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What is the weather like in chapter 7 of "The Great Gatsby?" What does it symbolize?

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christato71 | Student, Grade 11 | eNotes Newbie

Posted October 4, 2009 at 1:23 AM via web

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What is the weather like in chapter 7 of "The Great Gatsby?" What does it symbolize?

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ophelious | College Teacher | (Level 1) Educator

Posted October 4, 2009 at 3:01 AM (Answer #1)

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The weather during the this chapter is extremely hot and stifling.  It is uncomfortable to be outside and everyone is looking for some relief.  Here are a few quotes from chapter 7 to illustrate this:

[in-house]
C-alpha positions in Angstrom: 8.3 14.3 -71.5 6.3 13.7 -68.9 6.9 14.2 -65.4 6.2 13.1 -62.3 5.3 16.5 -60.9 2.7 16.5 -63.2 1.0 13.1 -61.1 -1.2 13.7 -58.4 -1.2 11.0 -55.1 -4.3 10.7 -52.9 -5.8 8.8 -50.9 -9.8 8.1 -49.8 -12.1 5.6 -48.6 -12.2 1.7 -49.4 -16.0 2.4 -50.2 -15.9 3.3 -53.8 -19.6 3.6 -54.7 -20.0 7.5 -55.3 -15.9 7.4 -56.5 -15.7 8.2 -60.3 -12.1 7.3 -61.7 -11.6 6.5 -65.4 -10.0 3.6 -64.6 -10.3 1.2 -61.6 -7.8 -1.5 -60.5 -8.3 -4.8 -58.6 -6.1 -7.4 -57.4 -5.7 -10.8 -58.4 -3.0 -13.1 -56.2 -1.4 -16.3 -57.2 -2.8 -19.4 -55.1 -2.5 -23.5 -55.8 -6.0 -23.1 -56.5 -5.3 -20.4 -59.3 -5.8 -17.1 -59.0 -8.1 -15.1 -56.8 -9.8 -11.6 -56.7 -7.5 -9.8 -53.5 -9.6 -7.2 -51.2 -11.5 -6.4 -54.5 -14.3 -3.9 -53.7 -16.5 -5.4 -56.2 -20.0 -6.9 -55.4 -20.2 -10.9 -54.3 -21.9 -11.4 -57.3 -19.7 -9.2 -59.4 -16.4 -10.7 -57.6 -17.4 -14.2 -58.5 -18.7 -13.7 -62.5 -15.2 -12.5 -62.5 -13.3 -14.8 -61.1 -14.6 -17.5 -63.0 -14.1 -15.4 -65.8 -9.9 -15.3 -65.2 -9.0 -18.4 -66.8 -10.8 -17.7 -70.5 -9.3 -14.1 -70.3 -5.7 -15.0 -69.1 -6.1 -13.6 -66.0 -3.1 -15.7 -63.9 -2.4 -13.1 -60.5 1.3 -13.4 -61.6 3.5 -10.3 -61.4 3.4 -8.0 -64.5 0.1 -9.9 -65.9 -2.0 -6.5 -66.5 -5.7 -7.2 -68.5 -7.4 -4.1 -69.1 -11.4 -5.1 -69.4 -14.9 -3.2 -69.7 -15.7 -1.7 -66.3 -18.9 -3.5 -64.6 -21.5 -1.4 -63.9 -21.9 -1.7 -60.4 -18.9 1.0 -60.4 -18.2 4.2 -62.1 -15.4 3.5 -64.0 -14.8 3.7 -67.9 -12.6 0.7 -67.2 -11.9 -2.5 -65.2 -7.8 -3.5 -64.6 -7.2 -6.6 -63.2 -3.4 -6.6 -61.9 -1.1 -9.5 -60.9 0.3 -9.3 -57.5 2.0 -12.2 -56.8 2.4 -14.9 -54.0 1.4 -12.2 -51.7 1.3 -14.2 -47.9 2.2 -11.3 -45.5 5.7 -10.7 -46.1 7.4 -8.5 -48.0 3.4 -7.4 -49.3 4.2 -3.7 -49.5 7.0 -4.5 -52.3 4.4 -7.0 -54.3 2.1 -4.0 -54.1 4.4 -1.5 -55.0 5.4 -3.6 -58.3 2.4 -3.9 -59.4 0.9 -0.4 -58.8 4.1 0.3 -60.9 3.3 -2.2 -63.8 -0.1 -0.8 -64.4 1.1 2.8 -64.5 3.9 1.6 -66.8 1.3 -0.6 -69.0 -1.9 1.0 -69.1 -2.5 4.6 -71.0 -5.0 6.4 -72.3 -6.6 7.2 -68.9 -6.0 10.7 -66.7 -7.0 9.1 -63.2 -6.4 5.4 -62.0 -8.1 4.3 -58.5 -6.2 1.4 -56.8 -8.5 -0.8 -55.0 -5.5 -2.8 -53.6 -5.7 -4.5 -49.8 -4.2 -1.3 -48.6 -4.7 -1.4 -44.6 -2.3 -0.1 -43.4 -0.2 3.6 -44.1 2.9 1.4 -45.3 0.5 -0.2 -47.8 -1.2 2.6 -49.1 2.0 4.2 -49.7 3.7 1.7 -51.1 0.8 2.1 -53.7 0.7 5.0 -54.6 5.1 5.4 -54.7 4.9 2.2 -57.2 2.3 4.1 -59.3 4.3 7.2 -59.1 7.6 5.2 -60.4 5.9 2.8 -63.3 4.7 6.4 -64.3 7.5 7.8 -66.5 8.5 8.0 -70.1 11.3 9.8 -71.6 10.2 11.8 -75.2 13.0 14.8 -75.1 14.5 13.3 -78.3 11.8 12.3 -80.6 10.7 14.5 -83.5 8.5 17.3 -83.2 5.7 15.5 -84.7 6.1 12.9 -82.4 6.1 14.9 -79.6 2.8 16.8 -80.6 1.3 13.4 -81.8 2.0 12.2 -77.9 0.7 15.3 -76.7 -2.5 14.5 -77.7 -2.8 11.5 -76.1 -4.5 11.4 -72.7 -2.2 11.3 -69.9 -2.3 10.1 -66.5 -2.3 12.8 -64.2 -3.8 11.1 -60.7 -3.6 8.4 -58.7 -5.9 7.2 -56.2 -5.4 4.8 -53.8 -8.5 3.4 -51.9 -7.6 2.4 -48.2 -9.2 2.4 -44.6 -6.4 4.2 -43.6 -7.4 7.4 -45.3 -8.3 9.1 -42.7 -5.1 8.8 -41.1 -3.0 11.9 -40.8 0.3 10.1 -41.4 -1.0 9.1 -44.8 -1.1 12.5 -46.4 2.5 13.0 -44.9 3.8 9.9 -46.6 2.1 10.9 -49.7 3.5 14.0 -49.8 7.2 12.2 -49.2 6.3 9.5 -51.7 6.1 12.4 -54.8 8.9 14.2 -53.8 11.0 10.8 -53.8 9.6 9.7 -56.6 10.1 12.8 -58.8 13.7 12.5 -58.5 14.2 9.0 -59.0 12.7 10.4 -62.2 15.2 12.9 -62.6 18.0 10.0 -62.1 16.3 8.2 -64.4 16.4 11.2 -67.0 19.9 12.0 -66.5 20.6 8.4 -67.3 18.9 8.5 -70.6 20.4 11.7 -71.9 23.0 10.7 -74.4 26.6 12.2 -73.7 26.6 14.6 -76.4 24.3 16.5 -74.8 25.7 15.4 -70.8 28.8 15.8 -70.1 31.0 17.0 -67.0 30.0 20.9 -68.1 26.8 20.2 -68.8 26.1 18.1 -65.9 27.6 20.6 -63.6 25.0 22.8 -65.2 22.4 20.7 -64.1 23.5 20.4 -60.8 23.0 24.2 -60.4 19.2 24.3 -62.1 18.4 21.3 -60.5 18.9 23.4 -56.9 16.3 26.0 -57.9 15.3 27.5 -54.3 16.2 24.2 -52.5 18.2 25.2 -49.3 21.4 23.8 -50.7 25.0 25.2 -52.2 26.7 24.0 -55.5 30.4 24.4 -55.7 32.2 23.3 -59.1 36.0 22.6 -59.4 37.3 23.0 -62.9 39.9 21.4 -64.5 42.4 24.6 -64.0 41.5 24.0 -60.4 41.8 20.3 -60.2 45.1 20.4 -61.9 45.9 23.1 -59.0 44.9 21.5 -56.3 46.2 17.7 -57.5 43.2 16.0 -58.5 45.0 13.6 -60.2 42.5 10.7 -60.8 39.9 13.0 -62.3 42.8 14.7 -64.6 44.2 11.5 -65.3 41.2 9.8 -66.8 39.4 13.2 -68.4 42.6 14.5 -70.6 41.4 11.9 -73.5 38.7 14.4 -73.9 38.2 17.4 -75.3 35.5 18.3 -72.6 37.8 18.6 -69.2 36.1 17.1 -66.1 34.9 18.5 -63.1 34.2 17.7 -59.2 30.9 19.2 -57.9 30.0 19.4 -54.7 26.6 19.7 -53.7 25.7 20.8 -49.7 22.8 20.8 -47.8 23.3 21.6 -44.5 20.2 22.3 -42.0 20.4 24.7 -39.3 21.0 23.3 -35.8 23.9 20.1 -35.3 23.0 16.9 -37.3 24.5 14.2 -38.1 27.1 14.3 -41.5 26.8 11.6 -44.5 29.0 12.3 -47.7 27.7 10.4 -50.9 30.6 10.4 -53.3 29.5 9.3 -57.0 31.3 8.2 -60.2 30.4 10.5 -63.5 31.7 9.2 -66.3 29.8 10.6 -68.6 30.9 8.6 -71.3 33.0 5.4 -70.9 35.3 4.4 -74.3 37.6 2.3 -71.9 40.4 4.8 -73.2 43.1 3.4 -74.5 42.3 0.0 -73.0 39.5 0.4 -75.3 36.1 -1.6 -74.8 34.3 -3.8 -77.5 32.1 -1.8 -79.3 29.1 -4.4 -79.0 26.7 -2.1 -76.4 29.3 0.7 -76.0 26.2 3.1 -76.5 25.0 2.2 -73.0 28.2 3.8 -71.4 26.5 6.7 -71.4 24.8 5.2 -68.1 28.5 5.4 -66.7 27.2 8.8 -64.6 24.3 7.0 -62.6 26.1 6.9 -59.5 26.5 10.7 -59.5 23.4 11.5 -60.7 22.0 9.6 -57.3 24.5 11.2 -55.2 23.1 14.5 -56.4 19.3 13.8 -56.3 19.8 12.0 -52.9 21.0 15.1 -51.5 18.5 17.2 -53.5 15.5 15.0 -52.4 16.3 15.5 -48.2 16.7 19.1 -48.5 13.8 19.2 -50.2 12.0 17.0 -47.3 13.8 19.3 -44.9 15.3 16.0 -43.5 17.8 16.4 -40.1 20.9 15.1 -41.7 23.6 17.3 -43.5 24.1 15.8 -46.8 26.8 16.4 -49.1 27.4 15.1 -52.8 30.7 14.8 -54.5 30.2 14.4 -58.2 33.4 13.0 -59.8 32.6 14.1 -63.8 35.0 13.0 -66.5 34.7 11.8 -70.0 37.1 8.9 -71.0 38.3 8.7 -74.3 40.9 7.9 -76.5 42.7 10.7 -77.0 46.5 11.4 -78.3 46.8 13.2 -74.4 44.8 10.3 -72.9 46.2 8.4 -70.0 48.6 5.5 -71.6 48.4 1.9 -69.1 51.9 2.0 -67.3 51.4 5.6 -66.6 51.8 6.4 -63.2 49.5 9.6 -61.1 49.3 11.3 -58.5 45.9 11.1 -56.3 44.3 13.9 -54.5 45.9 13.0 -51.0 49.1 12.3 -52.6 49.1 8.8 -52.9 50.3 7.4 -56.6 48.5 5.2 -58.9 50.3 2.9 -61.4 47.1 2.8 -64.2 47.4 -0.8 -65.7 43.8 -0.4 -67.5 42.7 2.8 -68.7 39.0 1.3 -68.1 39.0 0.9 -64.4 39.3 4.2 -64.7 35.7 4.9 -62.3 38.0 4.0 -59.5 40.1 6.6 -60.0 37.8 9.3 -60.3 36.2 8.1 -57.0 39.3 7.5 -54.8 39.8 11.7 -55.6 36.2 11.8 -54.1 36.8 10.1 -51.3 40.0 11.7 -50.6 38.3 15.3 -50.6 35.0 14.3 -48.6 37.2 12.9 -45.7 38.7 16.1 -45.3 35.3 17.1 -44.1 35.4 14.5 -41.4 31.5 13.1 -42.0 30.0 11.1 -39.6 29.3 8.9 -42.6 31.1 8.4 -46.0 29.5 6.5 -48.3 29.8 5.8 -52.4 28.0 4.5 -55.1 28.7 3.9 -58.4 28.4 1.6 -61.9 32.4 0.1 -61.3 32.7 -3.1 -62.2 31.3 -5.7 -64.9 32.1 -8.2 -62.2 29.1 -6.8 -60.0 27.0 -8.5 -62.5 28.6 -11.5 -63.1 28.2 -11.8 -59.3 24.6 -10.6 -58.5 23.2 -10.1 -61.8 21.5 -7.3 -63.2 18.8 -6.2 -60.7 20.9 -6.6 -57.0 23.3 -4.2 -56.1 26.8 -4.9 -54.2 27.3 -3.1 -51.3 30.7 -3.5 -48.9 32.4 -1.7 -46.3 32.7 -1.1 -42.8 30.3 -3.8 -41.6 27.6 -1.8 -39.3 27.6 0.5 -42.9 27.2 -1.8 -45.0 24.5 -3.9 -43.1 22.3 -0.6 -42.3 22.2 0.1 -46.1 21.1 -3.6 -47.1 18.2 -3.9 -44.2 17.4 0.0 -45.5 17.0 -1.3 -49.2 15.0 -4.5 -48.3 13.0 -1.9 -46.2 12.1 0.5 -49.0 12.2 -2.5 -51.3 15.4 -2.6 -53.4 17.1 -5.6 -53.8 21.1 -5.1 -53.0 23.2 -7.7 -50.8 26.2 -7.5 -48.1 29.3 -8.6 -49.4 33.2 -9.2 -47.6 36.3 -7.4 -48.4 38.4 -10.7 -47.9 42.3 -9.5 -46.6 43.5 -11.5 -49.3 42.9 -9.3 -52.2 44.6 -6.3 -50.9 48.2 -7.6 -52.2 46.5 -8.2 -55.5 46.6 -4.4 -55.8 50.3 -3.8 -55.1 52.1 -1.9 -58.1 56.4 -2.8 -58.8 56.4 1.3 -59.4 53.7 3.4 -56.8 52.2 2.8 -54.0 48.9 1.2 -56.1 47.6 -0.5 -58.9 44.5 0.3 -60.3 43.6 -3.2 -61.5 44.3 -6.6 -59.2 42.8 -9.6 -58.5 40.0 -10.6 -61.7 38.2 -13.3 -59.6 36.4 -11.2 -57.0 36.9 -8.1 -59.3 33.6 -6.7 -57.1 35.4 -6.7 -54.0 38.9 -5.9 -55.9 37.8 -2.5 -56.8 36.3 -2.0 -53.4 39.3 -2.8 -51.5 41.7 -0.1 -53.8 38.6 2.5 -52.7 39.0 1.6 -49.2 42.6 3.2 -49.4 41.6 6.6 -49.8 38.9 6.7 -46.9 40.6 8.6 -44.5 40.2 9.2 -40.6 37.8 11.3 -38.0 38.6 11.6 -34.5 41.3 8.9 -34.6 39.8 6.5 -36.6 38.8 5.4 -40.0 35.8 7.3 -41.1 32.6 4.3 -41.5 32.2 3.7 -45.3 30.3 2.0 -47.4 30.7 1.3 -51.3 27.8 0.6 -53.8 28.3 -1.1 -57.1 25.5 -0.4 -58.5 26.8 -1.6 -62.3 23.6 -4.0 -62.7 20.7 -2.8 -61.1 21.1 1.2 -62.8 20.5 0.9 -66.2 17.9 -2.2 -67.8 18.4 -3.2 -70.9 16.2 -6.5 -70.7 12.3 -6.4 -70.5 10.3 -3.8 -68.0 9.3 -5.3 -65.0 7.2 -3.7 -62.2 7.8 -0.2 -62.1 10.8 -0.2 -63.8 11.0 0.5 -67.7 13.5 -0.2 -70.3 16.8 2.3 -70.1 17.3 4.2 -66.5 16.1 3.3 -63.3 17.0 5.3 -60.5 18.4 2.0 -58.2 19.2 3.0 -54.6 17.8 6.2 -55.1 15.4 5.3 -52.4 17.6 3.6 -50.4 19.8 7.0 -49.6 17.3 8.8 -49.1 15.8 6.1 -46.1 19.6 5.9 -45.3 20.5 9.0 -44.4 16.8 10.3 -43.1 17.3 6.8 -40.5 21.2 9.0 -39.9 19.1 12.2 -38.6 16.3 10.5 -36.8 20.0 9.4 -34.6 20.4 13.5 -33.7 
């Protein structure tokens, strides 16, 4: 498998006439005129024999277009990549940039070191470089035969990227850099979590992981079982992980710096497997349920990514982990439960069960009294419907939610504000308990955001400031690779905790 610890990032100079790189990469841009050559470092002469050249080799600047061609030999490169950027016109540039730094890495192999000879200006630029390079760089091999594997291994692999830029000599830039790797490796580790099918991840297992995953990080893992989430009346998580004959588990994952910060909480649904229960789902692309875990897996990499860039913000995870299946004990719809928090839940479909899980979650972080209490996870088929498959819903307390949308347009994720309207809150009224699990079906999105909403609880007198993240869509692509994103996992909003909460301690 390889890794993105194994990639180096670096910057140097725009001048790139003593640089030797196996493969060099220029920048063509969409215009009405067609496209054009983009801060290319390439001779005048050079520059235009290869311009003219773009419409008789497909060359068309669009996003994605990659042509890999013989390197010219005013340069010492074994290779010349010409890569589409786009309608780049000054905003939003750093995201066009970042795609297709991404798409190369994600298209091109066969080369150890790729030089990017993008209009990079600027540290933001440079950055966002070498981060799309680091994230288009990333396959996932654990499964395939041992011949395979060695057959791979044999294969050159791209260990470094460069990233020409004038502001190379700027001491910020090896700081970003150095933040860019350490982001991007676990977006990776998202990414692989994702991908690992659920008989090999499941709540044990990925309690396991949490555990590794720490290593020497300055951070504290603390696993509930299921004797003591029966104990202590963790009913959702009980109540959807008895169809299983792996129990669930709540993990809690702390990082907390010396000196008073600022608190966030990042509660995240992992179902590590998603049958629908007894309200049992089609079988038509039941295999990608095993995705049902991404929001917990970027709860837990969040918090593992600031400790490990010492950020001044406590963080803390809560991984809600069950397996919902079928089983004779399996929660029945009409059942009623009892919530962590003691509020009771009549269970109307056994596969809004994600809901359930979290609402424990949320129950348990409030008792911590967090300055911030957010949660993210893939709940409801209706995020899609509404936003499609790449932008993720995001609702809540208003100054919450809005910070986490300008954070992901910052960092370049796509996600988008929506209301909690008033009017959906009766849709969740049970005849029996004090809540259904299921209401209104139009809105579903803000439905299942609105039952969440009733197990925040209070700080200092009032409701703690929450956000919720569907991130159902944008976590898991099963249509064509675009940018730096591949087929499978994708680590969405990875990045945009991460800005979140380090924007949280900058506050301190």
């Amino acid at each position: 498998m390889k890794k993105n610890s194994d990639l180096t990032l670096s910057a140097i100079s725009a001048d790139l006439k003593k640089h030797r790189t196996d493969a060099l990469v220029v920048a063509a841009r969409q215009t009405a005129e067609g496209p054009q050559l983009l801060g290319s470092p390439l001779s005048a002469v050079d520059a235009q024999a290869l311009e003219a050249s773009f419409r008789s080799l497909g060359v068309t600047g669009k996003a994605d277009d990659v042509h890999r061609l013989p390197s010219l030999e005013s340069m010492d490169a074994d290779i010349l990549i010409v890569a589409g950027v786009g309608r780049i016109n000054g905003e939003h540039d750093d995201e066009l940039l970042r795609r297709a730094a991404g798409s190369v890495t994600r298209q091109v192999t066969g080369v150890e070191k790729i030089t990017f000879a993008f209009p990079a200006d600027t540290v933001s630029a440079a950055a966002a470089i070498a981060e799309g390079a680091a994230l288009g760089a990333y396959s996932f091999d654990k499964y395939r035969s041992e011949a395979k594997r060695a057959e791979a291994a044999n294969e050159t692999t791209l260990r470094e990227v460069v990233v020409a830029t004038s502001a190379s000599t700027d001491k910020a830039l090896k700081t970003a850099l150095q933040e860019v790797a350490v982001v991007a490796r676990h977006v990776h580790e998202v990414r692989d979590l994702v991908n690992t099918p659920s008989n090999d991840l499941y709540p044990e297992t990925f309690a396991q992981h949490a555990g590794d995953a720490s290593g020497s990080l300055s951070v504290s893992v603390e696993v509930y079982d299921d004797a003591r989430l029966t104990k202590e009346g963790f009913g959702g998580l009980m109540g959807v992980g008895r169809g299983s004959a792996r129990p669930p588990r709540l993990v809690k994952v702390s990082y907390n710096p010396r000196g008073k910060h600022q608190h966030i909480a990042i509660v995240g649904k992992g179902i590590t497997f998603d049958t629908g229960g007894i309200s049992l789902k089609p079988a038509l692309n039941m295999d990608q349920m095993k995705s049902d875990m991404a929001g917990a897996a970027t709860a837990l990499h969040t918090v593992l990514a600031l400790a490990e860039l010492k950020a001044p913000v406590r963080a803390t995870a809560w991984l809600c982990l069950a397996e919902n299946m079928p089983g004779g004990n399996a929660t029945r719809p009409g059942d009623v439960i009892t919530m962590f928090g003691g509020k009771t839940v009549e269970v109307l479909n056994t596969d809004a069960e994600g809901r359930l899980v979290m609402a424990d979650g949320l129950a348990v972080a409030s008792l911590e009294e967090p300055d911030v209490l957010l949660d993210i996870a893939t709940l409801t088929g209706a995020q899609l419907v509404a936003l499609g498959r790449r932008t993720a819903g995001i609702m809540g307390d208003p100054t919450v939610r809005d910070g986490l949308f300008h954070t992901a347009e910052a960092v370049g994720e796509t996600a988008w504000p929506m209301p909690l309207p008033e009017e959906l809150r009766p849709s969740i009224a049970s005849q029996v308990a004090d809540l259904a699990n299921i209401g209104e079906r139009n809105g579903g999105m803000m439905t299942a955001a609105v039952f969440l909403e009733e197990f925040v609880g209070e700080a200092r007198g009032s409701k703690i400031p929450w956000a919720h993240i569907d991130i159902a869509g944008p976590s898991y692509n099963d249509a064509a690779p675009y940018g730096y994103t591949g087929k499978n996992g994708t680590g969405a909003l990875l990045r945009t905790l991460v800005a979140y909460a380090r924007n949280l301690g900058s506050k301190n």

"The next day was broiling, almost the last, certainly the warmest, of the summer."

"...only the hot whistles of the National Biscuit Company broke the simmering hush at noon."

"The straw seats of the car hovered on the edge of combustion."

“Hot!” said the conductor to familiar faces. “Some weather! hot! hot! hot! Is it hot enough for you? Is it hot? Is it . . . ?”

"The room was large and stifling, and, though it was already four o’clock, opening the windows admitted Only a gust of hot shrubbery from the Park."

As you know, a symbol is an object (or sometimes a person) that represents a larger idea.  In this case, the brutal, oppressive, hot weather is symbolic of the atmosphere between the characters.  Tom and Gatsby are edgy and ready for a confrontation.  It is like the heat wave that is broken by a sudden storm.  At least that's one interpretation of it : )

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